A nonlinear phase noise is accumulated span after span due to the Kerr effect phase noise. The accumulated nonlinear phase noise is shown in an equation 1 below as nonlinear phase shift φ_{NL}, and denoted as an angle **18**:

The nonlinear phase shift φ_{NL } **18**, which can also be represented by an electric field change vector **19**, results in a received signal **20**, which is the vector E_{N } **17** rotated by the nonlinear phase shift φ_{NL } **18**. Mathematically, the actual received electrical field **20** is E_{R}=E_{N }exp(jφ_{NL}). Because the actual received signal **20** is the rotated version of the signal plus noise vector **17**, the intensity of the received signal **20** does not change due to nonlinear phase shift, i.e., P_{N}=|E_{N}|^{2}=|E_{R}|^{2}.

In a long transmission system with many fiber spans, both the noise vector **16** and the nonlinear phase shift φ_{NL } **18** are accumulated span after span. The incremental nonlinear phase noise angle of the kth span is −γL_{eff}|E_{0}+n_{1}+ . . . +n_{k}|^{2 }and is affected by the accumulated noise to that span of n_{1}+ . . . +n_{k}. Therefore, the nonlinear phase shift φ_{NL } **18** has a noisy component.

**25**, of a baseband representation of a received optical BPSK signal in the “1” state transmitted as E_{0}=+A. The pattern **25** is plotted with 5000 noise simulation points. Each instance of the simulated complex field is graphed in the scattergram pattern **25** with real part as the x-axis **12** and imaginary part as the y-axis **13**, and is represented as a single point according to the formula E_{N }exp(jφ_{NL}−j<φ_{NL}>) which is equal to E_{R }exp(−j<φ_{NL}>) with a mean nonlinear phase shift <φ_{NL}> of about 1 radian taken out. The points of the scattergram pattern **25** are similar to the end of the vector of **20** where the whole figure is rotated by minus the angle of the mean nonlinear phase shift <φ_{NL}>. The scattergram pattern **25** shows a random scattering of the simulation points due to contamination by the amplifier noise **16** and a shape having the appearance of a section of a helix due to the nonlinear phase shift of φ_{NL}−<φ_{NL}>. _{NL}−<φ_{NL}> is correlated to the distance from the origin **14**. In general, the farther the points are from the origin **14**, the more the rotation about the origin **14**.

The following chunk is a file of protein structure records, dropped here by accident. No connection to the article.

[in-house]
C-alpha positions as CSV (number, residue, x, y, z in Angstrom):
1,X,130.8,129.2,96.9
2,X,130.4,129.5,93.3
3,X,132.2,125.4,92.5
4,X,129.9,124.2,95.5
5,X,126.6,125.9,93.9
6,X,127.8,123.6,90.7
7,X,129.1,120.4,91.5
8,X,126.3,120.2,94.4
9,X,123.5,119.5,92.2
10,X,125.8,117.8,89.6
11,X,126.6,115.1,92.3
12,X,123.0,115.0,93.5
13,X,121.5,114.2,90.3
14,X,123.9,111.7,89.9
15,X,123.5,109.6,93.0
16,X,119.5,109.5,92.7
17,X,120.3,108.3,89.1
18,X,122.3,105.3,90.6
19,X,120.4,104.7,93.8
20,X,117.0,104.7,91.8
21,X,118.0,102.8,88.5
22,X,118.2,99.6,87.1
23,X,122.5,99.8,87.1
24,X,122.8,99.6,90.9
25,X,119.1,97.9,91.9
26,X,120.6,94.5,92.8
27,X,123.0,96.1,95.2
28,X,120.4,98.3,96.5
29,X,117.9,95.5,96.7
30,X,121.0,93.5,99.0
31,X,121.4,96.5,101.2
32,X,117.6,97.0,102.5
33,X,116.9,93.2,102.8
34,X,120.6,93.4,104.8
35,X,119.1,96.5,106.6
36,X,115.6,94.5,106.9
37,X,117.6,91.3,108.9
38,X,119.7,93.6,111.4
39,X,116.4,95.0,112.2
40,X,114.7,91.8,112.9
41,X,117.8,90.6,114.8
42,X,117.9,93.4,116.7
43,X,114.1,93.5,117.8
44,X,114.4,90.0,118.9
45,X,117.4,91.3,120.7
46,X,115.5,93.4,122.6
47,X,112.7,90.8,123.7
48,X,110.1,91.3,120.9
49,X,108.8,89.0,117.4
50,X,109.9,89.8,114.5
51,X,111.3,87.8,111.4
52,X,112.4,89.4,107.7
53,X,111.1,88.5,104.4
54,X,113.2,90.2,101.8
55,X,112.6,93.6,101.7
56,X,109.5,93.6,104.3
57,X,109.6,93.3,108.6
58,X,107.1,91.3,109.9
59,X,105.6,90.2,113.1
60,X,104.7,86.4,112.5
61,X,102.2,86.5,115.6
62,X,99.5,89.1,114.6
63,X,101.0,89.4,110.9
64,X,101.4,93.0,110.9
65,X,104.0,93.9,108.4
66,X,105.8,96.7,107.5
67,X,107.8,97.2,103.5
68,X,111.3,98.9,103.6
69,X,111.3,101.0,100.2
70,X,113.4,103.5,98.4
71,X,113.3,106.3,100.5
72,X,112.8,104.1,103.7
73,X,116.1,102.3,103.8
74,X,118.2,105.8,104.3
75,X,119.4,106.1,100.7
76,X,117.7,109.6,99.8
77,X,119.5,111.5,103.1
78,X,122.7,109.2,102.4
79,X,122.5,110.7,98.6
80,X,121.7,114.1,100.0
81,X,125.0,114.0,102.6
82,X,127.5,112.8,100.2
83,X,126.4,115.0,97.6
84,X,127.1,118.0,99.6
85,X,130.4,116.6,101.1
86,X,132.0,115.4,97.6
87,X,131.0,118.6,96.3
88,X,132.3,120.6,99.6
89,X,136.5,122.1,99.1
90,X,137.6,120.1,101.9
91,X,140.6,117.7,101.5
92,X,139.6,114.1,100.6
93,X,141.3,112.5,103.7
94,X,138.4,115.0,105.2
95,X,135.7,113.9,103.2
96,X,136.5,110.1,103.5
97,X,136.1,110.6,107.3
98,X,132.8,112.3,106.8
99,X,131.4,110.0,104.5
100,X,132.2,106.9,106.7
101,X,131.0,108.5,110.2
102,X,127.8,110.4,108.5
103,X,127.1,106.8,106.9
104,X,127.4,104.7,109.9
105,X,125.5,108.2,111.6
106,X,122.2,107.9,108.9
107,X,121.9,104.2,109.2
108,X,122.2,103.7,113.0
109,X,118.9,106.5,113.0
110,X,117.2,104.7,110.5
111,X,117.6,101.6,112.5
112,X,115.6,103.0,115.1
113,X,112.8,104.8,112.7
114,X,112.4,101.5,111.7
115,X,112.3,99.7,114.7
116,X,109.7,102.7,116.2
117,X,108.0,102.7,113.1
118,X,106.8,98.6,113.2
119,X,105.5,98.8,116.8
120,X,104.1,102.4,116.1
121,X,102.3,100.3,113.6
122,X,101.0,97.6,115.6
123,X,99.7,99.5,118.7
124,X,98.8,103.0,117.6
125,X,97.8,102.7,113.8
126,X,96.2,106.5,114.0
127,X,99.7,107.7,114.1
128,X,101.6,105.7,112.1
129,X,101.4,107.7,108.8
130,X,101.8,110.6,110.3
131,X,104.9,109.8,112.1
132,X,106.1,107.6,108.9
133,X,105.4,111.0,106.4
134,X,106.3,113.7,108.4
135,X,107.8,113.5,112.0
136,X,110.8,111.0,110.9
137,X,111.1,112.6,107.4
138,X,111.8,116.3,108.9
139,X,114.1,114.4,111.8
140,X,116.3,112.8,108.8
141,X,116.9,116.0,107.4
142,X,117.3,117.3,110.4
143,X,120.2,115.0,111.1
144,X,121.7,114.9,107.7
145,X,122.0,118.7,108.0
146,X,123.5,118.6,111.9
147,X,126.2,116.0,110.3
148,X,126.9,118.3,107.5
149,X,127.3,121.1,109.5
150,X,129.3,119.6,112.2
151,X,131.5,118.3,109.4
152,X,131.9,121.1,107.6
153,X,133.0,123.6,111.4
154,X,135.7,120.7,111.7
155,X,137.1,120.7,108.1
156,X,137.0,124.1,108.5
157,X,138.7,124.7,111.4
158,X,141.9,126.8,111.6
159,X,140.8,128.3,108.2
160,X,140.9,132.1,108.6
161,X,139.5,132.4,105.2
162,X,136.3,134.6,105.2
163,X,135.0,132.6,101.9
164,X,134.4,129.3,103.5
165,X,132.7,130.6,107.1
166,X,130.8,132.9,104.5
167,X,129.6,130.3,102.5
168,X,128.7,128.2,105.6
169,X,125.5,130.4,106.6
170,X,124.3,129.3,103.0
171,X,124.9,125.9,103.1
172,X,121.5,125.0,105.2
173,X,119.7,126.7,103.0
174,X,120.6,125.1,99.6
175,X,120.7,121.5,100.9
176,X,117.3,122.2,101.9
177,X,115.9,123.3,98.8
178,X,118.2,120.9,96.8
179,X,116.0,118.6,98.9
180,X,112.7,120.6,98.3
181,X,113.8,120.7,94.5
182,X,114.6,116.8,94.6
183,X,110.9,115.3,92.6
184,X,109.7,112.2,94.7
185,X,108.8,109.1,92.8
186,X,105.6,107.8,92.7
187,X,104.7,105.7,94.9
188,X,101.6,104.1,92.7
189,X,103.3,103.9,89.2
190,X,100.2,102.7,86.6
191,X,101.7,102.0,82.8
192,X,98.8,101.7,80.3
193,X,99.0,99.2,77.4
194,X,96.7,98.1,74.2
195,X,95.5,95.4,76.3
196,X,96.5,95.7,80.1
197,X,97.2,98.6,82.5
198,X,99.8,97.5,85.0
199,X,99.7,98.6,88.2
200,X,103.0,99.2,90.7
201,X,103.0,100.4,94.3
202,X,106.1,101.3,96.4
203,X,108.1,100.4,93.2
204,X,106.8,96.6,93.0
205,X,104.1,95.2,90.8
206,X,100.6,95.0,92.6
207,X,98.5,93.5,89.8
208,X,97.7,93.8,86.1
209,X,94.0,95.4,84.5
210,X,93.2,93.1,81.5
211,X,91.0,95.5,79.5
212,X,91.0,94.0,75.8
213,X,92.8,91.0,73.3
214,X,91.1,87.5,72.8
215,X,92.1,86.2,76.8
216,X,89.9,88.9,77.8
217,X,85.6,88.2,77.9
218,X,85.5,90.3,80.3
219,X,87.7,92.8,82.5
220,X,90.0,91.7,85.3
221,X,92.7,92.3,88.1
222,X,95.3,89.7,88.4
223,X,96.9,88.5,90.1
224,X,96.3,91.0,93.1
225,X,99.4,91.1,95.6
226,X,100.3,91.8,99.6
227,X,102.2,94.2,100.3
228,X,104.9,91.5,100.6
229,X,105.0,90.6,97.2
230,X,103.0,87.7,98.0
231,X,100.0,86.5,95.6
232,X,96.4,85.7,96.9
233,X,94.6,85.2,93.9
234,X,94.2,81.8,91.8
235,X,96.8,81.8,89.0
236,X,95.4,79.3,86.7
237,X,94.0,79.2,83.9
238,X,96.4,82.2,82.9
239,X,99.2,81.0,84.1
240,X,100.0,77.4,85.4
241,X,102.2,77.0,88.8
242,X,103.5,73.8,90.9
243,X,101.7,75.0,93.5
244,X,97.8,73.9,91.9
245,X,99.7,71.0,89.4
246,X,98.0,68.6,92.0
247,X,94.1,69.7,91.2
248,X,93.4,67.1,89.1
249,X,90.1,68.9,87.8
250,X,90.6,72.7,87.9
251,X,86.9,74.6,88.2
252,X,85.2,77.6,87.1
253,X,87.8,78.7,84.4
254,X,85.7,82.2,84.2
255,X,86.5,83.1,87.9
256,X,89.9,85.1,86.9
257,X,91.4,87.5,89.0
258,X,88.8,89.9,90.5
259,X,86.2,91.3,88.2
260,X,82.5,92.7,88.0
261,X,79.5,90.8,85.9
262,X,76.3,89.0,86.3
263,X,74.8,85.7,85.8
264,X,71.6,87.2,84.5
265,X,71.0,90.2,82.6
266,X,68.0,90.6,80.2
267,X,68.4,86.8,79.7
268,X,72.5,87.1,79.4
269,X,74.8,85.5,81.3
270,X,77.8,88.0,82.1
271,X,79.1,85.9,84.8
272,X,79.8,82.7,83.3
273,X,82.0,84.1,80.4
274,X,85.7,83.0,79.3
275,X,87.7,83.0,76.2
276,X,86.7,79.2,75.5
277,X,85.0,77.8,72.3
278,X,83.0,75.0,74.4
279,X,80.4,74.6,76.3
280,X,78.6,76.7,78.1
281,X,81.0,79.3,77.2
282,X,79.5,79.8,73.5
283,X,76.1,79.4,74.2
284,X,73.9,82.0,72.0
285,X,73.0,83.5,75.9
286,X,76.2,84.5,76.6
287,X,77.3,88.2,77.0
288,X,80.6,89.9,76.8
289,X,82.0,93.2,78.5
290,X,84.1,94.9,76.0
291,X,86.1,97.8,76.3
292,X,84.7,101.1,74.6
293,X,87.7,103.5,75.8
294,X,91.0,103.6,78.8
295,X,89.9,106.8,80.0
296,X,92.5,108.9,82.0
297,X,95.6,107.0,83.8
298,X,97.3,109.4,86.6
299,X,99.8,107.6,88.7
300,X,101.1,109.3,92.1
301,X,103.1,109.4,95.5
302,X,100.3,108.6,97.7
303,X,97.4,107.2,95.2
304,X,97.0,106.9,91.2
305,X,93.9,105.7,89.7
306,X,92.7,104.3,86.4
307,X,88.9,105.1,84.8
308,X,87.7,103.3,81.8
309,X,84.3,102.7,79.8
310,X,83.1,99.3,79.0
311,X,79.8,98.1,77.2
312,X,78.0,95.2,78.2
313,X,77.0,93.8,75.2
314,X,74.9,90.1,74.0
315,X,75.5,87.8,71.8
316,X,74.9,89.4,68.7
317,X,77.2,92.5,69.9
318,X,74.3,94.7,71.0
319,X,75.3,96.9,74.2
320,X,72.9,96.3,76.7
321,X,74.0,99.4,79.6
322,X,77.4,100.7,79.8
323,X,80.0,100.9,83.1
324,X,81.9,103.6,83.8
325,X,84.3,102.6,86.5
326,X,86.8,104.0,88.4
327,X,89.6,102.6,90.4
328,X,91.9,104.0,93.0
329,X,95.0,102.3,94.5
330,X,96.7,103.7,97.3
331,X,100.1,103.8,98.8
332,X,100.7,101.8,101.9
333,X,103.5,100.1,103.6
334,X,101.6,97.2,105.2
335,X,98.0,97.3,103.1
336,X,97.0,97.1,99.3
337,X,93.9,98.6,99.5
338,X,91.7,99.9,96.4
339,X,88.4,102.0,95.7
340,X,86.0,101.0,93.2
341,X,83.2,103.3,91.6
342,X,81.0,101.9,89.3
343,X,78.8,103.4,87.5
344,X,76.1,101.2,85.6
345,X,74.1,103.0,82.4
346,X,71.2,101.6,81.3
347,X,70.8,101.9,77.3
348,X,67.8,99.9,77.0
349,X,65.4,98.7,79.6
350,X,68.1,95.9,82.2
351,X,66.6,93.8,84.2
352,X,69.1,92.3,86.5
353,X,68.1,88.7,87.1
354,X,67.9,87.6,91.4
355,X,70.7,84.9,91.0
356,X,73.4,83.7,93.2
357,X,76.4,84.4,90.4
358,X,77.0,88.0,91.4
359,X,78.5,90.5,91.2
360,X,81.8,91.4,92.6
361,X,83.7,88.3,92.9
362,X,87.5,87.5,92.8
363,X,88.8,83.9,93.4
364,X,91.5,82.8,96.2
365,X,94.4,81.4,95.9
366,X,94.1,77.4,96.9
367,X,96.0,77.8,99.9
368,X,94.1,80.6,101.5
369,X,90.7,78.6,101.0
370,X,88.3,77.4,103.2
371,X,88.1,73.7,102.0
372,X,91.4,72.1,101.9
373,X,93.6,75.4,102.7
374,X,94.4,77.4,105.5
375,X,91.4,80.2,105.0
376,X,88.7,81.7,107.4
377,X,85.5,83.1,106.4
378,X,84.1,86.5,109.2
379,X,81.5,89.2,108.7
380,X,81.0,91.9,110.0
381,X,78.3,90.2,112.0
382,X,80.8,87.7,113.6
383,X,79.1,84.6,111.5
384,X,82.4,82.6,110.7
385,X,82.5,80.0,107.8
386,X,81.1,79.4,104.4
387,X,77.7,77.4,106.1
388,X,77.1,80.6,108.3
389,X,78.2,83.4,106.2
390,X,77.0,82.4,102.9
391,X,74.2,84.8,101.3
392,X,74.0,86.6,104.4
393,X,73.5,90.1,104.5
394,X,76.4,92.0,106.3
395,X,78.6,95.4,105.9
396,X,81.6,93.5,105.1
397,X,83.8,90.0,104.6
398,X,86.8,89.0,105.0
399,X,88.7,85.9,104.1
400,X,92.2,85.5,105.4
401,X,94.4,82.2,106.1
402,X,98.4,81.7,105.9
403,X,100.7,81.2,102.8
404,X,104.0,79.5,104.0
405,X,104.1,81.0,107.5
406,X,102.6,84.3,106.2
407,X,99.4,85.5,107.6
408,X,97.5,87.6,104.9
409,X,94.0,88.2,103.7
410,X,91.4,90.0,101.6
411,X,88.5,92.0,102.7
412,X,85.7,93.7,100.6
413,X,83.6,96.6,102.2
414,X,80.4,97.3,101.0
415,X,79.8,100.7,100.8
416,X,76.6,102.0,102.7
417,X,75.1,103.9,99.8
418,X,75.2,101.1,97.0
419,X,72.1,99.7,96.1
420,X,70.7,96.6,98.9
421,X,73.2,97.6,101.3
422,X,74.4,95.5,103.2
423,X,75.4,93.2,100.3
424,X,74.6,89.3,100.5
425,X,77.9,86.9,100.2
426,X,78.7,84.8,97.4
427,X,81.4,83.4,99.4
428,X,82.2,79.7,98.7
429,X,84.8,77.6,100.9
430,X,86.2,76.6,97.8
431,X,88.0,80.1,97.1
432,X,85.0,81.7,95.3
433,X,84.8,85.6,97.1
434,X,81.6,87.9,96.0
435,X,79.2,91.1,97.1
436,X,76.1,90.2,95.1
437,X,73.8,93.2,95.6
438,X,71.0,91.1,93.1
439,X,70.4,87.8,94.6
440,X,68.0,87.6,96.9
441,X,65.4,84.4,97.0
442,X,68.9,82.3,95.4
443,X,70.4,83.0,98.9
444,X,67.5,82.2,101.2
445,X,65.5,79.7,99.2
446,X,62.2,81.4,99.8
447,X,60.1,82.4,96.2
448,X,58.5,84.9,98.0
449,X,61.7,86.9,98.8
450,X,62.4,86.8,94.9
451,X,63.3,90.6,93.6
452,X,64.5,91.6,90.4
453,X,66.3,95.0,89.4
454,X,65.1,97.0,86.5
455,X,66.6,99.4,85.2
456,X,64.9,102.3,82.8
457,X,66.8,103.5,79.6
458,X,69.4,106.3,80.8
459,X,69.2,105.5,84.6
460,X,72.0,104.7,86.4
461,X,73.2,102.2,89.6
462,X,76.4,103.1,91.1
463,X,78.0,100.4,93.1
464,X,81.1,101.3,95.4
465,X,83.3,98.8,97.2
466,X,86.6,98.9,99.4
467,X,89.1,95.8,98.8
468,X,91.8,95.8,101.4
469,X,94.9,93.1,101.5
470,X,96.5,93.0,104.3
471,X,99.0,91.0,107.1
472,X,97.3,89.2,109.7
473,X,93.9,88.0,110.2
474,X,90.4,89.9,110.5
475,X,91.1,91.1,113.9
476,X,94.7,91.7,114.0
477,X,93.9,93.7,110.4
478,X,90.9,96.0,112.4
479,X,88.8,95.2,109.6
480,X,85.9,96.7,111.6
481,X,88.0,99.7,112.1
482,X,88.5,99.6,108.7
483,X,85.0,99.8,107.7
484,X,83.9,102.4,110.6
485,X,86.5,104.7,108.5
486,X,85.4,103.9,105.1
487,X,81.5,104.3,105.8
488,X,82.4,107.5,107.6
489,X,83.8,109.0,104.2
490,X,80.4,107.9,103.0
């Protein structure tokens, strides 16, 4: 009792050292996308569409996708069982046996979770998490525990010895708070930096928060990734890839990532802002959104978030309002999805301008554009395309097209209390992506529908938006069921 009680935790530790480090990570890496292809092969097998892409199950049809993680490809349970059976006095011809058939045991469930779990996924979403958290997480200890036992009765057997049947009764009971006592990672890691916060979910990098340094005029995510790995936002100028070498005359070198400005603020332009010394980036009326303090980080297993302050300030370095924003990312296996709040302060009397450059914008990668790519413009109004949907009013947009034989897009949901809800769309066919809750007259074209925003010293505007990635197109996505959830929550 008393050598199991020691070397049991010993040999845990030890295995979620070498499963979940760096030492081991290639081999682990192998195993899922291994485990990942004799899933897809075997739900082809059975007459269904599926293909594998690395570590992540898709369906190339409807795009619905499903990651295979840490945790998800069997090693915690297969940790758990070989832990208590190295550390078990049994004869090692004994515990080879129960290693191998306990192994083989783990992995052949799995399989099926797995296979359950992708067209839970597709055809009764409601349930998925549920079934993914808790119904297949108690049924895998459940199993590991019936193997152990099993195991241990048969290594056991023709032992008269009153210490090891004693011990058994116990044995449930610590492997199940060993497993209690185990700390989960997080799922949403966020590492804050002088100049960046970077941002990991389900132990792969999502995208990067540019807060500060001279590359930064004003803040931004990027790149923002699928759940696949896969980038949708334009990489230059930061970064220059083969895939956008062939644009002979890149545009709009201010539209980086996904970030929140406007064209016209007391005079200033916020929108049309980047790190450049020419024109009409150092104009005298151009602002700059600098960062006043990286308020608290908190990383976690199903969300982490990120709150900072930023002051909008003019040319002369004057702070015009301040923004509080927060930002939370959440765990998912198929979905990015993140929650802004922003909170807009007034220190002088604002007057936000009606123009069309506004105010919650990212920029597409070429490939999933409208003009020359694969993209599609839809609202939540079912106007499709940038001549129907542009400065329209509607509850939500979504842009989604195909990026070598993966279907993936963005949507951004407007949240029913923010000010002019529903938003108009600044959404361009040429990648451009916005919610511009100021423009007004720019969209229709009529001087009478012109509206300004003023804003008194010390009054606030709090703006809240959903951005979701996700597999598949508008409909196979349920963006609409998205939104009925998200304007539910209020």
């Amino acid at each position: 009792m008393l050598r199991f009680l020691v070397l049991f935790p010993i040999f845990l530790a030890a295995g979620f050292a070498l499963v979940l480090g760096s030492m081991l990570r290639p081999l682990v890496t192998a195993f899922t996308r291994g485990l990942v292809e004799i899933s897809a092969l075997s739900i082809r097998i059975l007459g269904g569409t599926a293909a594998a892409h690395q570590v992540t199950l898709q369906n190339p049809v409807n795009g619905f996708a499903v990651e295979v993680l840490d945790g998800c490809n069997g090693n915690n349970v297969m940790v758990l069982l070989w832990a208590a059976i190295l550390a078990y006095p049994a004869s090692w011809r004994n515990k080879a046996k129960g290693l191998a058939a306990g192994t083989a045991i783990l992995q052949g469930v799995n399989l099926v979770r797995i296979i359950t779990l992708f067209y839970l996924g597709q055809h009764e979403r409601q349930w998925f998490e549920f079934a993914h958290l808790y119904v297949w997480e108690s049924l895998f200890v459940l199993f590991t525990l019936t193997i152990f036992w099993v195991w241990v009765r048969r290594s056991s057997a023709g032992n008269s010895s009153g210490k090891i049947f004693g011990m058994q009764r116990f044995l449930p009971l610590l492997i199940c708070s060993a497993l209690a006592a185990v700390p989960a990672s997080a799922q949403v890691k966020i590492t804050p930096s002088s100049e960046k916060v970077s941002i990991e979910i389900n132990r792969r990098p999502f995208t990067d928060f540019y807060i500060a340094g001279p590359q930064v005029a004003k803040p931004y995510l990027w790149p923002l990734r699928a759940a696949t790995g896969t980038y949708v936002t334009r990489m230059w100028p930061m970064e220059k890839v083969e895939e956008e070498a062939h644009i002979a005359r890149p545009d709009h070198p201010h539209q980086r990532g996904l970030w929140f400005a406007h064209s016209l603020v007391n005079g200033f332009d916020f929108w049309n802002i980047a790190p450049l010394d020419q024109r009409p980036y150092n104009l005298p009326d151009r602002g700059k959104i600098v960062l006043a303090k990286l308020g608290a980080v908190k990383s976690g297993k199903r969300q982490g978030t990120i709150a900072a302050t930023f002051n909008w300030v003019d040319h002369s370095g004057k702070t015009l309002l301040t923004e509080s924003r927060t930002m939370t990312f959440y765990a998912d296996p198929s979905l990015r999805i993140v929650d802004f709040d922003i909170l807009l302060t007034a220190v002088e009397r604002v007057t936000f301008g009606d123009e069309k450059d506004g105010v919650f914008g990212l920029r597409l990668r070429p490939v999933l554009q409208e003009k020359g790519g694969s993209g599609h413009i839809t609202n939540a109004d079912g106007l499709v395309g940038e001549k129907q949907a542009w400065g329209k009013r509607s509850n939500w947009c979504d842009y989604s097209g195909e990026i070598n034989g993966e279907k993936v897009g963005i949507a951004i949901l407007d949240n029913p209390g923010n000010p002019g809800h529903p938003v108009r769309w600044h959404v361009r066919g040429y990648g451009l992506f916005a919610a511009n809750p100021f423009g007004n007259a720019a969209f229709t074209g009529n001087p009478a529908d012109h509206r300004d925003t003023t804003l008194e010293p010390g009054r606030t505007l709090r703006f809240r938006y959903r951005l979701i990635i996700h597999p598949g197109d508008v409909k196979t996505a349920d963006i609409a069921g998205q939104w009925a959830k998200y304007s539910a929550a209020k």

Conventionally, as described widely in literature, the BPSK signal is detected by determining whether the signal is in the right or left of the y-axis **13**, for “1” and “0”, respectively. A conventional detector viewed as a polar detector determines whether the absolute value of the received phase θ is less than π/2 for “1” or greater than π/2 for “0”. A conventional detector viewed as a rectangular detector determines whether one of the quadrature components, cos(θ), is positive or negative for “1” or “0”, respectively. In the conventional detectors, the intensity of the received signal need not be known in the detection process.

After taking out the mean <φ_{NL}> of the nonlinear phase shift φ_{NL } **18**, Gordon and Mollenauer determine whether the signal is in the right or left of the y-axis **13** with the conventional phase detector. With the assumption of the conventional phase detector, Gordon and Mollenauer arrive at an estimation that the nonlinear phase shift mean <φ_{NL}> should be about less than 1 radian. This requirement of mean nonlinear phase shift <φ_{NL}> limits the transmission distance of an optical transmission system.

There is a need for a method and apparatus to overcome the interaction of optical amplifier noise and Kerr effect in order to extend transmission distance.

The present invention provides a method and apparatus in an optical system using an estimate of signal strength for reducing the effect of nonlinear phase noise induced by the interaction of amplifier noise and Kerr effect.

In a preferred embodiment; a receiver of the present invention includes a complex signal estimator and an intensity-scaled phase noise compensator. The complex signal estimator provides an estimate of the complex components of a received optical signal. The complex components may be in a polar form of phase and signal strength or a rectangular form of real and imaginary terms. The phase noise compensator uses signal strength for compensating for the nonlinear phase noise in the complex components in order to provide a phase noise compensated representation of the optical signal. In one variation the phase noise compensator includes a rotator for rotating the complex components by a scaled signal strength and a data detector using the rotated complex components for detecting modulation data. In another variation the phase noise compensator includes a curved region detector having curved regions. The curved regions have nonlinear decision boundaries based upon a scale factor. The curved region detector detects data by determining the region that encloses the complex components. The complex components and the signal strength may be differential between symbol periods.